From Blog Post to Book: An Interview with Kenneth Finkel

 

Kenneth Finkel is a Professor of History at Temple. His new book, Insight Philadelphia: Historical Essays Illustrated will be published this month by Rutgers University Press. The book is based on a series of blog posts he first wrote for PhillyHistory.org. He recently spoke with Scholarly Communications Specialist Annie Johnson about how he turned his blog posts into a scholarly book.

How did you get started writing for PhillyHistory.org? Did you know when you started blogging that you wanted to eventually write a book?

As I say in the acknowledgements: “In 2011, Deb Boyer, Azavea’s…project manager, asked if I’d write a letter to support PhillyHistory.org’s nomination for an award by the American Association of State and Local History. The blog won kudos, and a few months later, I wondered if I might join the team as a guest contributor. (No stranger to blogging about Philadelphia, I had published at two previous venues: WHYY’s first foray into the medium, The Sixth Square [2006–2008], and Brownstoner Philadelphia [2010].) My first entry at PhillyHistory was on August 11, 2011.” I always figured that if this worked out, I’d try and see if it would or could become a book. I remembered that [writer] Chris Anderson, author of The Long Tail and other books, once had a blog with a subtitle declaring that intention. It seemed like a good idea – to parse out the task of book writing over hundreds of weeks…

What do you like about blogging?

There’s a rawness and an independence in the approach to blog writing, especially as it’s not peer reviewed. (Still, I try and hold myself to higher standards.) I could have chosen to rework ground already covered, things I knew from past research. But what I like most is the challenge of doing research for each and every post and revealing and presenting previously unknown or previously unconnected facts. I’m not sure many others see blogging this way, or use it this way, but for me it has been an ongoing challenge with built-in rewards of discovery. I’d be bored otherwise and would have stopped posting a long time ago.

Another essential thing that has kept my interest alive is the choice of images from PhillyHistory.org. Hunting down compelling, viable images with stories to tell–images that in most cases have not been previously researched or published, has made this 7-year project a constant treasure hunt.

Has blogging made your academic writing better?

Hard for me to say. My writing has usually been aimed more for the public. I think blogging has had an impact on my writing, forcing me to choose and develop ideas and commit to conclusions sooner than later.

The amount of preparation and planning involved in developing and writing any post has always struck me as something shaped by academic-level commitment. To my mind, this is academic writing, not because of the format but because of the approach. I literally have lists with hundreds of ideas. (I always like working from a deep well.)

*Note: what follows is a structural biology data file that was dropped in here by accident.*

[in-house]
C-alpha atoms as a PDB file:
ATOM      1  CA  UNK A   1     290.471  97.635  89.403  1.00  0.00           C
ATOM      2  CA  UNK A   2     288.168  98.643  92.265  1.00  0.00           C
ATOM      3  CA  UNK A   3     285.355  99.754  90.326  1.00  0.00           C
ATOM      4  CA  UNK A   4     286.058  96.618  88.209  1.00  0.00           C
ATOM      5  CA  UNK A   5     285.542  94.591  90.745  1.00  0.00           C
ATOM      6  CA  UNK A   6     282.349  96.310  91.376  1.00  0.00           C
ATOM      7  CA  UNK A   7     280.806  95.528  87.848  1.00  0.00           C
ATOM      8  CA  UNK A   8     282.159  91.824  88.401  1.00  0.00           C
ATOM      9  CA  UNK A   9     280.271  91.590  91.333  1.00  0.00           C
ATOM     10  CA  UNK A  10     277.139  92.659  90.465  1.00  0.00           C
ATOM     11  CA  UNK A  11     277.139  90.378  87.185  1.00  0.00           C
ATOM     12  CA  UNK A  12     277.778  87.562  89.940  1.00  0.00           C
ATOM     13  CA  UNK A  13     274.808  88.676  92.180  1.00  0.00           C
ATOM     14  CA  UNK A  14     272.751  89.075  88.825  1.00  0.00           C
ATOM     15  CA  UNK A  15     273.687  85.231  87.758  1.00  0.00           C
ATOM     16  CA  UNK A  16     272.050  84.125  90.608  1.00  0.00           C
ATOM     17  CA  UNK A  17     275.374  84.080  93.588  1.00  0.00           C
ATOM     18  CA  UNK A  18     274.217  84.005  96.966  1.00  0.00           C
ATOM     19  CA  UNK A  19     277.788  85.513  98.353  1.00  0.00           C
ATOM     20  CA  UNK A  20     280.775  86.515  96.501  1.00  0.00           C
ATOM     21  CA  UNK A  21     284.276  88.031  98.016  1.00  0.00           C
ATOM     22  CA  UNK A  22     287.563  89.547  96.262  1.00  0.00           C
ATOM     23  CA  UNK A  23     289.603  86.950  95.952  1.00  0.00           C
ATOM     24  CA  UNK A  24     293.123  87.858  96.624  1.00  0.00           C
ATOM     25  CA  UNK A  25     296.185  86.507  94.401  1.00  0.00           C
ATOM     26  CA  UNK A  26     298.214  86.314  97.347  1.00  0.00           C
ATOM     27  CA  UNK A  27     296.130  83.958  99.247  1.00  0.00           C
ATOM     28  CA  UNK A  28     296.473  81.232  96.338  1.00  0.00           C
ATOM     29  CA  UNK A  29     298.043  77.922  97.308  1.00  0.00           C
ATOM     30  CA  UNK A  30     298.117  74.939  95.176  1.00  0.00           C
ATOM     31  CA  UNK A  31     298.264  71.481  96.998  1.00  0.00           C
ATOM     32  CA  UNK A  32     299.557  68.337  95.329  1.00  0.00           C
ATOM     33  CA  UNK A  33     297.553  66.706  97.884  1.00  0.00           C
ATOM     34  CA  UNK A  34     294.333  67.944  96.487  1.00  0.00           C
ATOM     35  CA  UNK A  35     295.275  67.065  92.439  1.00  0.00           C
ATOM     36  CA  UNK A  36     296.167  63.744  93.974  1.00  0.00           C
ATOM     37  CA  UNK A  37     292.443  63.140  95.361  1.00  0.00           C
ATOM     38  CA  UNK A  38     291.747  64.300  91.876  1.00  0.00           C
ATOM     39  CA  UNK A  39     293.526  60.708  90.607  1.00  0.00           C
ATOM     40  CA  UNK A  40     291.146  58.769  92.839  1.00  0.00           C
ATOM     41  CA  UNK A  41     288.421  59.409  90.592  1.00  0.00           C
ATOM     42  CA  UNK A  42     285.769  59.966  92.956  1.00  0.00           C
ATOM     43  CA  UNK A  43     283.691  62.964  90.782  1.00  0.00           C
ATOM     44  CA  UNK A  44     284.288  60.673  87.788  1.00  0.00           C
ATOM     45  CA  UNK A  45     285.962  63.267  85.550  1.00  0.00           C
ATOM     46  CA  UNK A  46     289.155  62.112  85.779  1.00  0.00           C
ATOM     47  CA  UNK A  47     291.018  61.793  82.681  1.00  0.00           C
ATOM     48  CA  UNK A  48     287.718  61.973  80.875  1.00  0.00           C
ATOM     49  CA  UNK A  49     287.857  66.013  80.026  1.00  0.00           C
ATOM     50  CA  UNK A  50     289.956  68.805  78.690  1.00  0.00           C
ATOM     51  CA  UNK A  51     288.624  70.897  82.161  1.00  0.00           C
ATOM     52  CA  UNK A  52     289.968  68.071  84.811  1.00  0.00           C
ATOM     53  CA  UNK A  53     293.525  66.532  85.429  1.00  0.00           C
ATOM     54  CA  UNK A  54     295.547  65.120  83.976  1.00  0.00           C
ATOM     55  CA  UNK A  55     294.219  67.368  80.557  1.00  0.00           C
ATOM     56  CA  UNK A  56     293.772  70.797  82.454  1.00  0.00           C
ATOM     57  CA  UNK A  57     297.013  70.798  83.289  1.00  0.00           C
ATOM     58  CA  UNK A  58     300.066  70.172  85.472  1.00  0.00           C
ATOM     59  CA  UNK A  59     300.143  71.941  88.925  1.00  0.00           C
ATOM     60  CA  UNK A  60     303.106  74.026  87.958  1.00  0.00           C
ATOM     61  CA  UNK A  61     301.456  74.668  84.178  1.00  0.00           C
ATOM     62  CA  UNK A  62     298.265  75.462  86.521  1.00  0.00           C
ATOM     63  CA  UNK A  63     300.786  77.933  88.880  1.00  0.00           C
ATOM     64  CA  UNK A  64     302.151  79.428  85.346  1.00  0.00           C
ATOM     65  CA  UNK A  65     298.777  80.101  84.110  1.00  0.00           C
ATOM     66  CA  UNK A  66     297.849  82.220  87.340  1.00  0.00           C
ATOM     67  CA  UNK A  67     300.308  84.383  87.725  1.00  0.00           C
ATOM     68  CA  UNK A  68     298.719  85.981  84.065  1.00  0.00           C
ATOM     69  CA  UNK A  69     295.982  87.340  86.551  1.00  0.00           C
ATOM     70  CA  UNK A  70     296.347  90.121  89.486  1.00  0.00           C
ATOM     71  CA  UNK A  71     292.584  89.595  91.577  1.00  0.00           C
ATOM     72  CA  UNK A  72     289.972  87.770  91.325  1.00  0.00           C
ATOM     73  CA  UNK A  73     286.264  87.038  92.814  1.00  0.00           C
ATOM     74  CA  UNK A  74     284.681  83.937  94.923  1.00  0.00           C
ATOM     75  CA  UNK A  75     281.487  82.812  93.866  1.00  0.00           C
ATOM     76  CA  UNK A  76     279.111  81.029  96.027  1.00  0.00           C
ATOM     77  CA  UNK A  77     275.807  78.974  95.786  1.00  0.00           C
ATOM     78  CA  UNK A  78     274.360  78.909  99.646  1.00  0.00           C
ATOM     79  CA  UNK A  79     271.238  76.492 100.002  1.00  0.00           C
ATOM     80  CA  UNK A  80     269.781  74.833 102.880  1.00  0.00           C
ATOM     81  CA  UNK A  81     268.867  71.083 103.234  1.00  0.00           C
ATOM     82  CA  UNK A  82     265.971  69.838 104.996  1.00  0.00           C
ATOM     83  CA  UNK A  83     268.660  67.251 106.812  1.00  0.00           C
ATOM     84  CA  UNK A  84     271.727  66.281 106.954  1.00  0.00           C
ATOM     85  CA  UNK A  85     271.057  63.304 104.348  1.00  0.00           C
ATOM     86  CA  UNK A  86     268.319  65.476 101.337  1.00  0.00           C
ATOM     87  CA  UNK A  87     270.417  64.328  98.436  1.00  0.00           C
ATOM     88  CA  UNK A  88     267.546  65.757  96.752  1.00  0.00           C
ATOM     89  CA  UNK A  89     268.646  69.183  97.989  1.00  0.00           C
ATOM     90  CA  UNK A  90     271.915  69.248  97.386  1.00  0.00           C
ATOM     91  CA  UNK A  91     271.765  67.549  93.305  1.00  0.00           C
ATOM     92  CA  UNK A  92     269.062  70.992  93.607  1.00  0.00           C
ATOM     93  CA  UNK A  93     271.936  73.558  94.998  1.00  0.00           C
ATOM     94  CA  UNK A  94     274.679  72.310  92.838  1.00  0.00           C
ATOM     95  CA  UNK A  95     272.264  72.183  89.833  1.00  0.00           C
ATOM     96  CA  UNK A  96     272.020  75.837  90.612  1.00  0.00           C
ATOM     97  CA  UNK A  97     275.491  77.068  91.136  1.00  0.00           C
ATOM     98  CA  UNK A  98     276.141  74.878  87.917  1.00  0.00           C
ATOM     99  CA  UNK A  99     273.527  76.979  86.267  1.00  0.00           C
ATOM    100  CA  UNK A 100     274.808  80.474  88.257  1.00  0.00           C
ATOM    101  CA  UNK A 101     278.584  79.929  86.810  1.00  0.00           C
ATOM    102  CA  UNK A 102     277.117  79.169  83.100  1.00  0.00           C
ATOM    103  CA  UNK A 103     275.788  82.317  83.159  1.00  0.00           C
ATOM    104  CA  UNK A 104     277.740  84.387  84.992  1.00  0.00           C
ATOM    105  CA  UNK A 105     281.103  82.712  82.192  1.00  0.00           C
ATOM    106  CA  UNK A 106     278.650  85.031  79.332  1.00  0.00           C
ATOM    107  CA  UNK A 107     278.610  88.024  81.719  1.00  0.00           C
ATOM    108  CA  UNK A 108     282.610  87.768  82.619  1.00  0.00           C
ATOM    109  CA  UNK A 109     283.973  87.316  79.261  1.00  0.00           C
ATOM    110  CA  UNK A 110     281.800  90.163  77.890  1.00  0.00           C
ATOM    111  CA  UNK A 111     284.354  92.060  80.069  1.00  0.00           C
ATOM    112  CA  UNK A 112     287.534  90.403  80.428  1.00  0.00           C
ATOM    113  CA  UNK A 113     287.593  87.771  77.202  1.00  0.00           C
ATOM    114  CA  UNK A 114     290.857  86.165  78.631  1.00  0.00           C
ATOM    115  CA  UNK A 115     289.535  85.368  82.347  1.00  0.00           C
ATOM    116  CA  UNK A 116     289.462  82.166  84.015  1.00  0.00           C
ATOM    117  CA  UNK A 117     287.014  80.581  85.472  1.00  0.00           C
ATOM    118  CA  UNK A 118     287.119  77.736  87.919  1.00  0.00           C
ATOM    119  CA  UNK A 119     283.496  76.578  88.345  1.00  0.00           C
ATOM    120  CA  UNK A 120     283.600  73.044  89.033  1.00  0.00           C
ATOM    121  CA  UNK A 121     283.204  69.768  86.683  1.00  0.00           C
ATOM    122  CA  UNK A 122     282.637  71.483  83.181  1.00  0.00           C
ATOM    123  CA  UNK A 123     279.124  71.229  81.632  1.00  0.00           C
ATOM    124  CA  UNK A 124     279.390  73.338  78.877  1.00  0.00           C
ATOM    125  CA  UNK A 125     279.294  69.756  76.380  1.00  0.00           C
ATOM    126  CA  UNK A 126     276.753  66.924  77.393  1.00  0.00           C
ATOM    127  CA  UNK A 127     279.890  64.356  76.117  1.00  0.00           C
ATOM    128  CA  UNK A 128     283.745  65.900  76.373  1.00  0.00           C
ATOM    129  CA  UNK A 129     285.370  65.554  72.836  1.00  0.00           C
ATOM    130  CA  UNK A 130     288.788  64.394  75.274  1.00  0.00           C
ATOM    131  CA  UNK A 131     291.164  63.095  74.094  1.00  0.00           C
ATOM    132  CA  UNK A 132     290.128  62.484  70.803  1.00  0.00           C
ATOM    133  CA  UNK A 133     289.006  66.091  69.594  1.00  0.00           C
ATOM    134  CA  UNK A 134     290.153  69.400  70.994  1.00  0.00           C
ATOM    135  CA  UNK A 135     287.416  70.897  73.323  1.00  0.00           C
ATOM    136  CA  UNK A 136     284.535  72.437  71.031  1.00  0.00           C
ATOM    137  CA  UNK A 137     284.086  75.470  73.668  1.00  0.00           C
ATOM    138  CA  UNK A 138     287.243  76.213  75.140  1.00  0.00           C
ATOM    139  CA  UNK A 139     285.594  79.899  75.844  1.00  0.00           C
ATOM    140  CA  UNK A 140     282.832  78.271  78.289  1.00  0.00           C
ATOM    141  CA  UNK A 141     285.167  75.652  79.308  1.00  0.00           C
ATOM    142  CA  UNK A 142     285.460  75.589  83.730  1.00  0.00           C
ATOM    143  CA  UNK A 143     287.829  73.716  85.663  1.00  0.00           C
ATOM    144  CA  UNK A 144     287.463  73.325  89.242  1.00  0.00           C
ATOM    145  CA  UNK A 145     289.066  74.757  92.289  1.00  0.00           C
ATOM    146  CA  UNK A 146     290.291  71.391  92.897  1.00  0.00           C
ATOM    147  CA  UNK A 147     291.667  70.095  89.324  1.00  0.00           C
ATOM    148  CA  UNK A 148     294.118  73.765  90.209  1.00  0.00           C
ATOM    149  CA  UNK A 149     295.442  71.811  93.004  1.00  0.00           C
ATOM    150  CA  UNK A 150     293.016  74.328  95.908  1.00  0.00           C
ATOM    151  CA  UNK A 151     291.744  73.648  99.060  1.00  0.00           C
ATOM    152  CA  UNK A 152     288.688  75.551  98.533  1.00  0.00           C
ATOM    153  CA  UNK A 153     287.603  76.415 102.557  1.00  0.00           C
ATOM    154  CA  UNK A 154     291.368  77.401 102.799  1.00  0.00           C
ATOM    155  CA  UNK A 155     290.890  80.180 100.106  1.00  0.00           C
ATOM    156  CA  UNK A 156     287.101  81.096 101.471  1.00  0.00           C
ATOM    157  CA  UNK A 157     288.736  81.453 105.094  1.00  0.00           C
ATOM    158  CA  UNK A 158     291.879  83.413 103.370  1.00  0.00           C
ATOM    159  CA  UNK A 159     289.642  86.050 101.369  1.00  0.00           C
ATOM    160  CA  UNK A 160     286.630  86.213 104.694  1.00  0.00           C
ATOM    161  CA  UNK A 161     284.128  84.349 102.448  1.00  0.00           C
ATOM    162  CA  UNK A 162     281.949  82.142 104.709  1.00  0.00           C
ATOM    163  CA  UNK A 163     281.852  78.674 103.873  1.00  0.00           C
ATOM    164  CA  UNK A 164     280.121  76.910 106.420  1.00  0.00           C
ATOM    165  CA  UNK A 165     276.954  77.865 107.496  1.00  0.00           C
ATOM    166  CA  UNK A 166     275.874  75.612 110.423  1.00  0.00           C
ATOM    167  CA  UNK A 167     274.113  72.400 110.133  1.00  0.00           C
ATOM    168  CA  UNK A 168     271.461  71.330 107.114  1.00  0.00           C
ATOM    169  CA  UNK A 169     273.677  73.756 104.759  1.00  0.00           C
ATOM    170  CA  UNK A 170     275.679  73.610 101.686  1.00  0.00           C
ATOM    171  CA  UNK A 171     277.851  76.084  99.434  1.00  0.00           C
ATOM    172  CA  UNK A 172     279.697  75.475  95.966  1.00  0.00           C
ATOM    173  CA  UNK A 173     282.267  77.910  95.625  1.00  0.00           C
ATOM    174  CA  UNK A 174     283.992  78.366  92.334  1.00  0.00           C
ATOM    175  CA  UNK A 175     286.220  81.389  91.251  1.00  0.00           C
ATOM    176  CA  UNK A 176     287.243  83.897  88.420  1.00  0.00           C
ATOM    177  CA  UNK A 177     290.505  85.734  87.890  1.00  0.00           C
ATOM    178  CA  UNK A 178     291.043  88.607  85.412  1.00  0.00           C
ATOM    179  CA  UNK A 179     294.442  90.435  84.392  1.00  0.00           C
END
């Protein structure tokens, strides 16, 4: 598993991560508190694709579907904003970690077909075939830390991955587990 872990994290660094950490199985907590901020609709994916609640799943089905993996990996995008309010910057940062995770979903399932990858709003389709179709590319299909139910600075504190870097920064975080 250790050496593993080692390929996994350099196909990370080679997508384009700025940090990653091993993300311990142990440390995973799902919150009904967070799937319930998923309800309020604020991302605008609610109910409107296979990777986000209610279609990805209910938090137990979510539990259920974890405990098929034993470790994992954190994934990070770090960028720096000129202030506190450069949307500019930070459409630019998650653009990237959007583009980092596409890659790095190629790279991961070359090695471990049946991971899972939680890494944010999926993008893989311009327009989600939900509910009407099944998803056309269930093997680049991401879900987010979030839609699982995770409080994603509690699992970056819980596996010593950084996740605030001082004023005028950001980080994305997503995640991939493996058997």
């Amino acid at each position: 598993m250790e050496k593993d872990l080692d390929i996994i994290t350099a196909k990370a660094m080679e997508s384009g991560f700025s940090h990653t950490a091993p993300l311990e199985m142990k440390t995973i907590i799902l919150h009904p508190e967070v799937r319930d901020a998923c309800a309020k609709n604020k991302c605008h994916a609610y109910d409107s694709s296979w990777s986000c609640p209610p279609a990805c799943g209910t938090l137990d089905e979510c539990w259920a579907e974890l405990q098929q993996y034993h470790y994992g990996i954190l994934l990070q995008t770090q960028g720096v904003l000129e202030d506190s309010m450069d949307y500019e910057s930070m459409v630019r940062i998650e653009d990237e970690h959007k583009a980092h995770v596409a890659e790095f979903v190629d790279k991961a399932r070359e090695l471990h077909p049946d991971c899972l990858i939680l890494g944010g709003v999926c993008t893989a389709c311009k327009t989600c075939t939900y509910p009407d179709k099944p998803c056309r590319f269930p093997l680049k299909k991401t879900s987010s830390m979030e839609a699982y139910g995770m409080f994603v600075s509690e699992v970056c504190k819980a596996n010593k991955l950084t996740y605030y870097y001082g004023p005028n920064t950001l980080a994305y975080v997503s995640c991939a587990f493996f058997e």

The question is: Have I said anything new about Philadelphia in this work? I like to think I have. As I say in the preface: “Philadelphia’s unique and persistent sense of past and place is captured and refreshed.” In this book, those sensibilities are newly informed and newly reshaped, providing grittier, more bottom up intersections with the past. That level of openness and honesty may be more appealing than some past histories. I like to believe we need meta narratives as much as we need narratives. Together, they make for a broader approach to understanding the past.

How did you find a publisher?

After one false start (see below), Micah Kleit of Rutgers came to me with the idea, which I was very pleased about. It started with email, then coffee with Kleit (formerly of Temple University Press, now director at Rutgers University Press). There’s nothing better than being wanted.

Were you concerned that publishers wouldn’t want to publish a collection of writings that was already available for free online?

My false start (mentioned above) with another publisher came after about 75 posts. I approached a publisher I had previously worked with and sent them links to what I thought were outstanding pieces. The response was something like: “Good posts, they read like a blog. It’s not a book.”

How did you choose which posts to put in the book?

Maybe the toughest aspect in the transition from blog to book was finding and then building narratives. I wanted the essays to flow and build to something greater than the sum of the parts. Some posts, often written years apart, fell in line with one another, providing a stronger basis for each other’s point. Other posts stood along the way didn’t make as much sense. It was painful to leave some treasures behind.

Did you revise any/all of them?

Every one was revised for one reason or another. I and others found more mistakes and inconsistencies than I am happy to admit. A few posts needed more work than others.

Was the book peer reviewed?

Yes, the university press held this to their usual high standards, and for that I am grateful.

Do you think blogging is becoming an important way for scholars to communicate?

Of course it is–and has been for some years. Blogging is the most conservative of the social media platforms.

What advice do you have for other scholars who are interested in starting a blog or writing for an existing blog?

Work with images, if at all possible. The blog medium is incredibly image friendly and can broaden your appeal. Expect to work harder than you imagine. Don’t worry about readership, but extend yours and build your own following by using other social media. I post links and images to my new work on Facebook and Twitter. And find your voice as you keep posting, month after month, year after year.

Thank you Professor Finkel!